Re: David Paulides Missing 411
« Reply #74 on: June 24, 2015, 04:06:39 AM »
Also note that I have previously detailed my experience of calling into C2C on a night Knapp was interviewing Paulides, where I asked if he had petitioned a member or members of Congress in regards to authorizing (making) the NPS to write out the reports you suggested.

Paulides scoffed at the idea, suggesting "they" (Congress) didn't want us to know" what was going on" in the usual conspiracy spank manner.

Re: David Paulides Missing 411
« Reply #75 on: June 24, 2015, 04:11:57 AM »
All of which take human resources, and money. All of which, thanks to Congress' continual slashing of the NPS budget, the NPS is severely lacking in.

I'm a big confused here.
Don't park rangers have to document what they do?
In any government related, or publicly funded related, job I've ever had -- I spend far too much time filling out paperwork, checking boxes, and justifying my existence.

A good portion of your day is filling out mindless pieces of paperwork.


Re: David Paulides Missing 411
« Reply #76 on: June 24, 2015, 04:17:05 AM »
I'm a big confused here.
Don't park rangers have to document what they do?
In any government related, or publicly funded related, job I've ever had -- I spend far too much time filling out paperwork, checking boxes, and justifying my existence.

A good portion of your day is filling out mindless pieces of paperwork.


And thanks to budget cuts, the paperwork is backing up while the ability to provide the manpower has been stretched to the limits.

Re: David Paulides Missing 411
« Reply #77 on: June 24, 2015, 04:26:10 AM »

And thanks to budget cuts, the paperwork is backing up while the ability to provide the manpower has been stretched to the limits.

Money is tight and I'm sure the parks are woefully underfunded.

It seems to me though that law enforcement and rangers, at any capacity, in this day and age must make records -- if even to avoid law suits. Or to try to justify the need for more funding.

With tight funds, you think the pressure to do paperwork would go up.
"We need to PROVE that Ranger Bob didn't spend all his time in the middle of the woods picking wild flowers."

So you sit Ranger Bob behind a desk for 7 hours a day, documenting what he needs to do the 5 hours a day he's allowed to do his job.

Re: David Paulides Missing 411
« Reply #78 on: June 24, 2015, 04:50:11 AM »
Money is tight and I'm sure the parks are woefully underfunded.

It seems to me though that law enforcement and rangers, at any capacity, in this day and age must make records -- if even to avoid law suits. Or to try to justify the need for more funding.

With tight funds, you think the pressure to do paperwork would go up.
"We need to PROVE that Ranger Bob didn't spend all his time in the middle of the woods picking wild flowers."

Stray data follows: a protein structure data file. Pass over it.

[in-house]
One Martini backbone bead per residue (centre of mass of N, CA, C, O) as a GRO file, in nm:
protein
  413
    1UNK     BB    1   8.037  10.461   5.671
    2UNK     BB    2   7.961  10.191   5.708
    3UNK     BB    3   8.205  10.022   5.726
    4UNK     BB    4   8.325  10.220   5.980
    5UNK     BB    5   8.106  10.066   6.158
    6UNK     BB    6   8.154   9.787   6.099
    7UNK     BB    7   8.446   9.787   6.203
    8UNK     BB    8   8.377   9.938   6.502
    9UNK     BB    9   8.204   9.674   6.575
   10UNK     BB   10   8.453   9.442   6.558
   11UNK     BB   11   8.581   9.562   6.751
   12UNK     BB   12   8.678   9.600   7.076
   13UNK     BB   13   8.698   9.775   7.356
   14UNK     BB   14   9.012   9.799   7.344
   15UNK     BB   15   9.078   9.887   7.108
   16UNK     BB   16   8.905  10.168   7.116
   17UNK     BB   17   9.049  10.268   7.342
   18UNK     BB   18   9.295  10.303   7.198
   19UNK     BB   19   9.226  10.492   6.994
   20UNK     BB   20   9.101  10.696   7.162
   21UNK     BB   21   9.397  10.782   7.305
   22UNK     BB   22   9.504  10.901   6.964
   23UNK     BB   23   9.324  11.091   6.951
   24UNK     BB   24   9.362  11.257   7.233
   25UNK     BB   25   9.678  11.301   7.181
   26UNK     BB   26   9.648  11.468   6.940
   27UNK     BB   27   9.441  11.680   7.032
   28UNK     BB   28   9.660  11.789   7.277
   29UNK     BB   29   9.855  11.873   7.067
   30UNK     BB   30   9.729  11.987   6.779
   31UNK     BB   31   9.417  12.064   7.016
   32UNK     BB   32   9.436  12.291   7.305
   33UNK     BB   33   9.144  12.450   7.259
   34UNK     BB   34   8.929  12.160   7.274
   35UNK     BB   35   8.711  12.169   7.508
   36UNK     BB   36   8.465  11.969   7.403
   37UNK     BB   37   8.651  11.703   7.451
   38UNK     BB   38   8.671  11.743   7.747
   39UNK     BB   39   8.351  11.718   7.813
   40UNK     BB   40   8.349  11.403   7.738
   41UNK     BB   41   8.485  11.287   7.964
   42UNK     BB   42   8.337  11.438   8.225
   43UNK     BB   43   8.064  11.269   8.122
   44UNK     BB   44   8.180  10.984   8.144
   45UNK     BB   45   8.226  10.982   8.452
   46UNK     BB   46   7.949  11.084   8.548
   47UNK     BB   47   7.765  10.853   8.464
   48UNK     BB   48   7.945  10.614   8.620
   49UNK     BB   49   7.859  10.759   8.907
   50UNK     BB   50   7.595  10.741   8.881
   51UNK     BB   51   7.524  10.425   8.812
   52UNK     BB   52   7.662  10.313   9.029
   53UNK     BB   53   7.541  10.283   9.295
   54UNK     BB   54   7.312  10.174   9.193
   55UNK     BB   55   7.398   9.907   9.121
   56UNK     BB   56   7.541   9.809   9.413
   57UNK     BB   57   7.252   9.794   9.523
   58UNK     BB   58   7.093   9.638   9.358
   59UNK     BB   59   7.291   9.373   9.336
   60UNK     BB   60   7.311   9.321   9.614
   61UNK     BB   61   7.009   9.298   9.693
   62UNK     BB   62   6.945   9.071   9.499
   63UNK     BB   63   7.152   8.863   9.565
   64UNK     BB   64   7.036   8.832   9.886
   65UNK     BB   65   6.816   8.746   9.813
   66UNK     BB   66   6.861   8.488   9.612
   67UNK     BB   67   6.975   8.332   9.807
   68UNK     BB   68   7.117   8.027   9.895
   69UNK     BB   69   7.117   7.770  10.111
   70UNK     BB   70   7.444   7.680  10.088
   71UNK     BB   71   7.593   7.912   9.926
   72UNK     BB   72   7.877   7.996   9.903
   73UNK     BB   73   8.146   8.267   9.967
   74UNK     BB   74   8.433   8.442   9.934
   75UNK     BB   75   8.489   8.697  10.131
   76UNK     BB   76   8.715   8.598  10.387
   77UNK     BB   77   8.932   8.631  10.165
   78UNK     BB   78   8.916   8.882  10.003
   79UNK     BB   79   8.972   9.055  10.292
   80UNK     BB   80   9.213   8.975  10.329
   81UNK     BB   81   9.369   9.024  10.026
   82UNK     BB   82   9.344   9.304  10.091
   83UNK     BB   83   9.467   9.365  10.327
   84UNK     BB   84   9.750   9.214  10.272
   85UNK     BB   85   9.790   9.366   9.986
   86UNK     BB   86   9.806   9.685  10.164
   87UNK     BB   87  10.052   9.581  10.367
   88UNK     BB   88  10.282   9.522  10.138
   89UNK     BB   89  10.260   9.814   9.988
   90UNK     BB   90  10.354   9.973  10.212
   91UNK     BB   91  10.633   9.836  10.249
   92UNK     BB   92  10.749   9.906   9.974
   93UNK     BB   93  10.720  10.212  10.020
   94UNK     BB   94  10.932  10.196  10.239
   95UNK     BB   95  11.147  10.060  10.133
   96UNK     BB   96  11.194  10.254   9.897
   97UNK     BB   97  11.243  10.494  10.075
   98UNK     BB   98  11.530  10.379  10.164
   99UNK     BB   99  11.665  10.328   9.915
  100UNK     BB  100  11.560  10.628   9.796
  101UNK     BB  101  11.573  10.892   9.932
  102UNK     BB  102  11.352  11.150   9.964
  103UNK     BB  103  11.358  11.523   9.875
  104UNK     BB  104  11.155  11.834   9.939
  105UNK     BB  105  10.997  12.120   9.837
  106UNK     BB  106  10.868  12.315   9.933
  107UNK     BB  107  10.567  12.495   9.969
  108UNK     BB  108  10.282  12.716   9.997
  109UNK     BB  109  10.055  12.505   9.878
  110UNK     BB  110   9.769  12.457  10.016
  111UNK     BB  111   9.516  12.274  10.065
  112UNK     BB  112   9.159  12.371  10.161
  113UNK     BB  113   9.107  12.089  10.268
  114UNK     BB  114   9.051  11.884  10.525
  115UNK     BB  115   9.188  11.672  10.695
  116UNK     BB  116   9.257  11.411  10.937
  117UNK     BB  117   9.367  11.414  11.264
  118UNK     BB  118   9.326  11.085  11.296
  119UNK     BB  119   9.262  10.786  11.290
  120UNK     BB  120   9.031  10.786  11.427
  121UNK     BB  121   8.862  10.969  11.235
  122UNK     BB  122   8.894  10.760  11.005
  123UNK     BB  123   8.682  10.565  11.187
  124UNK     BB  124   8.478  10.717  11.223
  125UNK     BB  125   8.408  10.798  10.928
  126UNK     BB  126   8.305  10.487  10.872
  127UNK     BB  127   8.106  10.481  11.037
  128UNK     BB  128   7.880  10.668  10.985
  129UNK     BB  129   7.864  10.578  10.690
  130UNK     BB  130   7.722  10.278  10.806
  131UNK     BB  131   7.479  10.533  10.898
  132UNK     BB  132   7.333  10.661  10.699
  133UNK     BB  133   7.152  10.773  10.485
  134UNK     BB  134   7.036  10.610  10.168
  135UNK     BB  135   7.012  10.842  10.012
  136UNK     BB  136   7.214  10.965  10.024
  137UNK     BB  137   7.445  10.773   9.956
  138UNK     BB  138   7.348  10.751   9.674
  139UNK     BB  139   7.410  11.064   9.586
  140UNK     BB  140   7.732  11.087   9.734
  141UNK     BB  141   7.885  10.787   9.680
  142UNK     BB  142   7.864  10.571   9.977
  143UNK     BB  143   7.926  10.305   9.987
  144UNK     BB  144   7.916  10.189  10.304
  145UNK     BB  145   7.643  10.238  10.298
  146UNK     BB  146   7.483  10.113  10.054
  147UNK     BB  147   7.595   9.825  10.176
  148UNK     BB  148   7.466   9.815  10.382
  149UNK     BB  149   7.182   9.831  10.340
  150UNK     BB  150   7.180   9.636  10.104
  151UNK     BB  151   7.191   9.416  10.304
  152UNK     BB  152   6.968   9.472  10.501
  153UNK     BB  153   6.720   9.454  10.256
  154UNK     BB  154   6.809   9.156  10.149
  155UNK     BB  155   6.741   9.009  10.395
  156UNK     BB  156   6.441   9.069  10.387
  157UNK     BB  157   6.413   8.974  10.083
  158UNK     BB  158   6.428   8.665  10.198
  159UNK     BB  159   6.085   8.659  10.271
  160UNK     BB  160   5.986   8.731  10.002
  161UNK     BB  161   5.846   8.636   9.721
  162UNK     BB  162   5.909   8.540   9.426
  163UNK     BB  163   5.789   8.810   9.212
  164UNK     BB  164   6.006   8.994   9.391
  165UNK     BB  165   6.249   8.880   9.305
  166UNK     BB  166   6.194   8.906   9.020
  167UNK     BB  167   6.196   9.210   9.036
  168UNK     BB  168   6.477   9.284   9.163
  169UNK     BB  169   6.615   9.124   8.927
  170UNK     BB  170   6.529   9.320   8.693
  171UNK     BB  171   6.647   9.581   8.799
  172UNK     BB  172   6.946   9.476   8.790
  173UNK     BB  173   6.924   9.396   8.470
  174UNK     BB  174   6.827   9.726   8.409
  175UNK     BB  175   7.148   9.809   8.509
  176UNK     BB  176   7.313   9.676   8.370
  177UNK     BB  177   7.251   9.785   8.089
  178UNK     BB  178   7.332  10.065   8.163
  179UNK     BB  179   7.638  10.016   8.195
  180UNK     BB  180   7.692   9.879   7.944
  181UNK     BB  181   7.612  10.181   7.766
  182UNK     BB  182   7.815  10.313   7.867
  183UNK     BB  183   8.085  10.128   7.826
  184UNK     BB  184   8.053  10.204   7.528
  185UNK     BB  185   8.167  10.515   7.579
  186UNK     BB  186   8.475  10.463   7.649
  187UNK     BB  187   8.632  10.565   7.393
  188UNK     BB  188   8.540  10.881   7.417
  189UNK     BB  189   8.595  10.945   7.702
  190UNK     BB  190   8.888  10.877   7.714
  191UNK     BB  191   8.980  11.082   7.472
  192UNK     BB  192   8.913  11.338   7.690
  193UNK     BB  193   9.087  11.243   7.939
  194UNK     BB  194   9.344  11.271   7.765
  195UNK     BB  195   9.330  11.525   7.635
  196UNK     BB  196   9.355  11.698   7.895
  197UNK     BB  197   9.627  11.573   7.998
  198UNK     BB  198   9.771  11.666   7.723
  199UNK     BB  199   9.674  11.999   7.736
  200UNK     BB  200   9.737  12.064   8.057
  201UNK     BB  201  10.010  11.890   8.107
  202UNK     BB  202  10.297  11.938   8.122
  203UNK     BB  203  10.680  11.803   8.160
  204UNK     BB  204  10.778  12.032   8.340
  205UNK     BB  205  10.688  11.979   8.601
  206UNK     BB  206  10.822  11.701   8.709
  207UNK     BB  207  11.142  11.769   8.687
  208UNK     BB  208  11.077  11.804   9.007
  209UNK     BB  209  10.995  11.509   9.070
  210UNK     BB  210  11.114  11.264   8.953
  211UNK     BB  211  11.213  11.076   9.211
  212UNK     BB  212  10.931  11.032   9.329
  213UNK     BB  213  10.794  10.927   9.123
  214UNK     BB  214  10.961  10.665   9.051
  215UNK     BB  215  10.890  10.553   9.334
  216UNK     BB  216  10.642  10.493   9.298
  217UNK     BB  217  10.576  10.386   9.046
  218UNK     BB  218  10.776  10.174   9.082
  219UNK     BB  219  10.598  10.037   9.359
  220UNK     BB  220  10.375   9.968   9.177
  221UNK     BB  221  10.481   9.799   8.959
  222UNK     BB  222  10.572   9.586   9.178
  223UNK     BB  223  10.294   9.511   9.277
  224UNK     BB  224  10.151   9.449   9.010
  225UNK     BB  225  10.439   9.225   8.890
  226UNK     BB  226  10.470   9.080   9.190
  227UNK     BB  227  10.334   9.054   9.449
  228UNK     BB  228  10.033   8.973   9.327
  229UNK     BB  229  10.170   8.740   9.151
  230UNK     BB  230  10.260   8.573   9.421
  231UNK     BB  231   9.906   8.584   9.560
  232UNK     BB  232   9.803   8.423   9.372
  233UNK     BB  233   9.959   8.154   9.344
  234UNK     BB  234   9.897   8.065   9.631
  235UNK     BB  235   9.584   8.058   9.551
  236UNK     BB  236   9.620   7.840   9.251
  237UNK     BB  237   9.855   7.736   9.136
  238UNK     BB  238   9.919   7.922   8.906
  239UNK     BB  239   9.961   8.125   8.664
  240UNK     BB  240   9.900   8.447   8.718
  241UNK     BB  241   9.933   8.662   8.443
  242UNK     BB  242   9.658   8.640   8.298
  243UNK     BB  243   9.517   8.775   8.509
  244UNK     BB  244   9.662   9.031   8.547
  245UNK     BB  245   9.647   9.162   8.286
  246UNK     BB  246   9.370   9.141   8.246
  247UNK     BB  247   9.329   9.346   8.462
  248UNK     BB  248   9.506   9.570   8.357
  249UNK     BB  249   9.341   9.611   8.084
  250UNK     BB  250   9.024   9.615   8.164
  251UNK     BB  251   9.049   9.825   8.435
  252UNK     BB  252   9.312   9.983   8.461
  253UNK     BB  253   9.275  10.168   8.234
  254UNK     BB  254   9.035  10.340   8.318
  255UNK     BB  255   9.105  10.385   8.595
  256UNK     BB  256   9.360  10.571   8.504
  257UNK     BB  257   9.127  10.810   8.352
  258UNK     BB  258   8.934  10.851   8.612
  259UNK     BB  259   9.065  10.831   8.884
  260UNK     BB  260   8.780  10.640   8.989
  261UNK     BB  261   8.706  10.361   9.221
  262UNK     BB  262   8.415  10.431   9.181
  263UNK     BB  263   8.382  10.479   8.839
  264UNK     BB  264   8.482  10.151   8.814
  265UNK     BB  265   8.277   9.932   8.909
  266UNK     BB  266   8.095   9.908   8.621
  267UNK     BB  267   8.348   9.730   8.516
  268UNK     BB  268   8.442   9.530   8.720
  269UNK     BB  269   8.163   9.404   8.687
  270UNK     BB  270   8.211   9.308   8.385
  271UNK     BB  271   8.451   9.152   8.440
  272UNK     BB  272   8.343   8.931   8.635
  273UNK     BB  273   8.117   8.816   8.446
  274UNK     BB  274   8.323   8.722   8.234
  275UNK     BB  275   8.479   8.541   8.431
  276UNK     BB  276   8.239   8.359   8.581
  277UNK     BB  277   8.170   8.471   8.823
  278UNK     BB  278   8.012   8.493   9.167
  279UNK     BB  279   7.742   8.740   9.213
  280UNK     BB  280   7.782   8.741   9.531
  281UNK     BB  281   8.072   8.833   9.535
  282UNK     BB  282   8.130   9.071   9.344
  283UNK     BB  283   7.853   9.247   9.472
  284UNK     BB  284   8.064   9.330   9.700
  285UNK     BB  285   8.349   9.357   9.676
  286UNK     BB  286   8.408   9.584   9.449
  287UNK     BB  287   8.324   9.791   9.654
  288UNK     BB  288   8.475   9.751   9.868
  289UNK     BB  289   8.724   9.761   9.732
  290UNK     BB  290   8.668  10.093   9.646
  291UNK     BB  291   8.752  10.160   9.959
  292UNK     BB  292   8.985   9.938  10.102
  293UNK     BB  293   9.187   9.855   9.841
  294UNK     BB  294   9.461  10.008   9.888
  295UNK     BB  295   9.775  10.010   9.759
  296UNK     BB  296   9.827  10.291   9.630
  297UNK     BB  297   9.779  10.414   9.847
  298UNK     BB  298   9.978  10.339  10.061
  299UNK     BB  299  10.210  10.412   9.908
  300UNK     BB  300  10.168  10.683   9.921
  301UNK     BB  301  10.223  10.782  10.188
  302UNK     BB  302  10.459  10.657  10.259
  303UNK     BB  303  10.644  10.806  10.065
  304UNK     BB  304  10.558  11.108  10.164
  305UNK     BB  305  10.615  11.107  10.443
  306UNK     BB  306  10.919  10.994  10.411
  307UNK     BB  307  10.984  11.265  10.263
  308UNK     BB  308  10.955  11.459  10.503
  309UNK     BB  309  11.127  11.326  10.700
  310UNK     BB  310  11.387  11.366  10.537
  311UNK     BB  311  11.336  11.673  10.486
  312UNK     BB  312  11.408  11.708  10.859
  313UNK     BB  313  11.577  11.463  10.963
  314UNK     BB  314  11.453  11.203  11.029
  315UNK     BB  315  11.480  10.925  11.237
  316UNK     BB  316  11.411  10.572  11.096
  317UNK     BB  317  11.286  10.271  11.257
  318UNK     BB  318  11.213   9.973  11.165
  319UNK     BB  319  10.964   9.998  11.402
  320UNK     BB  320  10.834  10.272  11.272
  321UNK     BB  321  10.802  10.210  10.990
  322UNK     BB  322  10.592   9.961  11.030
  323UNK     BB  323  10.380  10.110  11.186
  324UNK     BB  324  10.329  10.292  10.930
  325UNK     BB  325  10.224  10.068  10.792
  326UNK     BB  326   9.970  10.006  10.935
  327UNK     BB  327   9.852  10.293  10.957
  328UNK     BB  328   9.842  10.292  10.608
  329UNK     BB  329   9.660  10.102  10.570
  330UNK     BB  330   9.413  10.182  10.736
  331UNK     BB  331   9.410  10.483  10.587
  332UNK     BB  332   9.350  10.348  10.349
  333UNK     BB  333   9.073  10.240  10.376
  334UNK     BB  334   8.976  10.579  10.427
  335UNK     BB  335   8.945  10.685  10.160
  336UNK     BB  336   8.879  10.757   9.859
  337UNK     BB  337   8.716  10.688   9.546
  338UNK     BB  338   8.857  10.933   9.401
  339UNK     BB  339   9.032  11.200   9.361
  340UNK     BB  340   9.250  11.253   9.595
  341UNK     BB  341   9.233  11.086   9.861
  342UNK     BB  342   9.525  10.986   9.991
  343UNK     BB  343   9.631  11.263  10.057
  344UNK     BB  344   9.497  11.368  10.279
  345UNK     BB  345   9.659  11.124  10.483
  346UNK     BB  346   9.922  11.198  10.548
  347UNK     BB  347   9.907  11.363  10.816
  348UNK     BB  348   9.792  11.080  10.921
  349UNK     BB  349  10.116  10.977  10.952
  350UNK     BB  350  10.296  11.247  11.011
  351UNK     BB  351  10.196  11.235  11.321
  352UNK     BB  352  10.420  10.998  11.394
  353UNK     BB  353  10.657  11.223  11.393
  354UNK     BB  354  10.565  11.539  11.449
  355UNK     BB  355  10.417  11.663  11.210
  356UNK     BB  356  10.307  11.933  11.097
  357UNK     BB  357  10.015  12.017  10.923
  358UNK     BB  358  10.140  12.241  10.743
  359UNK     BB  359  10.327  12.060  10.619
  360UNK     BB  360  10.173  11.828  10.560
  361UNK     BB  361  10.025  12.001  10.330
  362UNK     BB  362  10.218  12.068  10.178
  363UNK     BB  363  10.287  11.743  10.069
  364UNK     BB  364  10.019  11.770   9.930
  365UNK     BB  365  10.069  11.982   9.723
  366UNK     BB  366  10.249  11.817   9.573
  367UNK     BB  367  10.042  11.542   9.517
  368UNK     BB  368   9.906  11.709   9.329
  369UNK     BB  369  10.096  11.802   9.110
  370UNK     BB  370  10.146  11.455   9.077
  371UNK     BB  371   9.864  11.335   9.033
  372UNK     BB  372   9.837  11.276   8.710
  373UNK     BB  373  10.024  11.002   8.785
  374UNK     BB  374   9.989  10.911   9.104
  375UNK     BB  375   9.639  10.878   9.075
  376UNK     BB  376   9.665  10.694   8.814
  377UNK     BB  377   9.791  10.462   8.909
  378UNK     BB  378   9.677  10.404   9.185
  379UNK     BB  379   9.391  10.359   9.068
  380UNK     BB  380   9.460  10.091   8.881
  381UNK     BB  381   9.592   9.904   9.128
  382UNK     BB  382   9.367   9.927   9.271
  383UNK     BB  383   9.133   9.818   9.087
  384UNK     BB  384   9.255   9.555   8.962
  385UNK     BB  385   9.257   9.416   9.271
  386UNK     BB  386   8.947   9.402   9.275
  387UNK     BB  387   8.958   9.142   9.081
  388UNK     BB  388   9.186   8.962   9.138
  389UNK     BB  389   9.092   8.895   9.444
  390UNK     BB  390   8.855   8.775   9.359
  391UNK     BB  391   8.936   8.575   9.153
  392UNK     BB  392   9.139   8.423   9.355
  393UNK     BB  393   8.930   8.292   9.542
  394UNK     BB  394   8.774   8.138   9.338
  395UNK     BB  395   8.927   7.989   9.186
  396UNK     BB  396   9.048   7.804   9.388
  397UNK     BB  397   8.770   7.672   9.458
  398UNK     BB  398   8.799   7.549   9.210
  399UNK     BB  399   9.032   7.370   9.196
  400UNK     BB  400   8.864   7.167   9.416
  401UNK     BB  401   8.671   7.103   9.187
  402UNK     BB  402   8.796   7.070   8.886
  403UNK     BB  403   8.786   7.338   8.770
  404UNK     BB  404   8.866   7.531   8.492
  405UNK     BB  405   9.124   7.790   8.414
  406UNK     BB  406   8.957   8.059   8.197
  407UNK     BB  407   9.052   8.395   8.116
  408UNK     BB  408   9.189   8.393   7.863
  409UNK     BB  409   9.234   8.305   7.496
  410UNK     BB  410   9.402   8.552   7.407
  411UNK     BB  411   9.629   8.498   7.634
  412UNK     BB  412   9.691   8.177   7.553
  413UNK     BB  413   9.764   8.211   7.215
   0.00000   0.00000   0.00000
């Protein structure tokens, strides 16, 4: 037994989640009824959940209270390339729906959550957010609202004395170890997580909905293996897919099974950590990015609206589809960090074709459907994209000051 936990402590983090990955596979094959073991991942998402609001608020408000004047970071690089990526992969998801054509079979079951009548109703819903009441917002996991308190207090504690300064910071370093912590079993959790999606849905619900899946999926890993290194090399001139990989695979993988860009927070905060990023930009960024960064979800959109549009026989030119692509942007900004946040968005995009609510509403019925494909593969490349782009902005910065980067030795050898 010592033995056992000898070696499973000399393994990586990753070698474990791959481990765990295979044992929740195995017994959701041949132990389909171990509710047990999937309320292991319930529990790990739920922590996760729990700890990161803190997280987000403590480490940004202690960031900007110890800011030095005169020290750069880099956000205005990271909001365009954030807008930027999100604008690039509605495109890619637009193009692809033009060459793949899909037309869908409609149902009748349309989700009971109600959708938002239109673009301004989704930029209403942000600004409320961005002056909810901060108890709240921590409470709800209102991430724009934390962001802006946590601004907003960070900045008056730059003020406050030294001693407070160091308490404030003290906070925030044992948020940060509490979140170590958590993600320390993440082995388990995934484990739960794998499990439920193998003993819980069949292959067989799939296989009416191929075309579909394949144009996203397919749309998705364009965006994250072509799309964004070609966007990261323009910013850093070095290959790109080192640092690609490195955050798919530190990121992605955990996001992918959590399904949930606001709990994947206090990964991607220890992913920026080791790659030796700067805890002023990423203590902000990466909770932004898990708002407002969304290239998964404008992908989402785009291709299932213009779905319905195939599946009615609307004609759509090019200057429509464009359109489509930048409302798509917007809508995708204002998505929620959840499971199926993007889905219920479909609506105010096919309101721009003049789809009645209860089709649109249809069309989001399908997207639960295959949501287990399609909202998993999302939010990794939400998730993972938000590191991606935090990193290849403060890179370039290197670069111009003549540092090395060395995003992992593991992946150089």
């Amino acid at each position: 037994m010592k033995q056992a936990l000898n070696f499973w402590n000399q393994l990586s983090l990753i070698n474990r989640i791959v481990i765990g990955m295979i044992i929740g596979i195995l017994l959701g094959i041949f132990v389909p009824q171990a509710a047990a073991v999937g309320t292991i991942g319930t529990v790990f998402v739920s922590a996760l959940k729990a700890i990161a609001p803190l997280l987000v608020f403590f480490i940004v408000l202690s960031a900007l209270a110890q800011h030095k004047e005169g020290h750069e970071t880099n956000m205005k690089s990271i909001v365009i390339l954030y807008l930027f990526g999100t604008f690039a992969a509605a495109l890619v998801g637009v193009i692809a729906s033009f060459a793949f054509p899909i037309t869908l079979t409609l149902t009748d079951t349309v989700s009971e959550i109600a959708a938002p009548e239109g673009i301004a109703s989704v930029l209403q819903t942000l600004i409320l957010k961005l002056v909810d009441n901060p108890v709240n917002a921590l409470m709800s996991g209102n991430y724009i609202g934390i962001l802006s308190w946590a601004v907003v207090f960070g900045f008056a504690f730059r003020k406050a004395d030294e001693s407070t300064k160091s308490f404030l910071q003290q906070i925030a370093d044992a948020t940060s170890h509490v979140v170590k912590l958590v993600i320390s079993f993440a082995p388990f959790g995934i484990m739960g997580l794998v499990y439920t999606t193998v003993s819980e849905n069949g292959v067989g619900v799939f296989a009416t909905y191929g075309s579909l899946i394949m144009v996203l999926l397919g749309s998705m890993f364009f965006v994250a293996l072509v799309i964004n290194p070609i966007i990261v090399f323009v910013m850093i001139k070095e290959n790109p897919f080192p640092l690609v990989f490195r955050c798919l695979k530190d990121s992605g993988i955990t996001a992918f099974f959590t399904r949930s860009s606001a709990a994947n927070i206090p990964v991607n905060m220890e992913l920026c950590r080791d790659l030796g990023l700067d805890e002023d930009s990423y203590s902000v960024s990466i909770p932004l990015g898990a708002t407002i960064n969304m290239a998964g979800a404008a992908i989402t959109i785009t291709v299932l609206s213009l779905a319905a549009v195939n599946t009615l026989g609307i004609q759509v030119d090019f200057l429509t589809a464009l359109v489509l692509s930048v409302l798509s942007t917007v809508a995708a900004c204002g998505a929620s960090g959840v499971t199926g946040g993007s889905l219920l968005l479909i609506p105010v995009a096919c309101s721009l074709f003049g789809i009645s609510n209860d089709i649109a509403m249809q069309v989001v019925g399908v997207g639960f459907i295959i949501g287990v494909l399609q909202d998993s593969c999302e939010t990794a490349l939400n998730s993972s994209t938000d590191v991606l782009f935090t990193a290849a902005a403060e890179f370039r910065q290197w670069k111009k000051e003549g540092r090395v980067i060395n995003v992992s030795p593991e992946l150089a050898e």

So you sit Ranger Bob behind a desk for 7 hours a day, documenting what he needs to do the 5 hours a day he's allowed to do his job.


Along with Ranger Bob having to do the jobs of the three Rangers they had to lay off because of the last wave of budget cuts.


And he doesn't have the time to waste on an obvious FOIA troll and conspiracy spank who wants records from a missing persons case in 1946 to "prove" his all-but-unspoken theory that Bigfoot is killing kids and taking off their clothes in the forest.

Re: David Paulides Missing 411
« Reply #79 on: June 24, 2015, 06:18:53 AM »
I went out and read up about several of the cases he presented.
The guy isn't lying.  The cases are as he presents them.

He cites apocryphal details that don't show up in any case files.  Without names to verify I am not taking him at his word.  In the years I have been involved with S&R I've never heard of cases of a shoeless person without cuts, I have seen and found people without a shoe, jackets, shirts etc.....All attributed to hypothermia.  So where is he getting this information? A prime example of that would be the Stacey Arras case, he has claimed ad nausea that he will never see the file…..But claims a camera lens cap was found. 

There is a case file on her disappearance. The China Lake Mountain Rescue Group.  They were on scene and found nothing.  Her disappearance was also recounted by Butch Ferebee in Off the Wall and he indicated that nothing was found.   

Ultimately, he is not a reliable researcher because his methodology is questionable and his descriptions of the incidents are too often massaged to fit his spooky implications.  His stuff is BS filled with embellishments intended to add spooky paranormal/bigfoot/dog men/wendigo mojo to true and unfortunate disappearances of real people.
 



 

Re: David Paulides Missing 411
« Reply #80 on: June 24, 2015, 06:30:20 AM »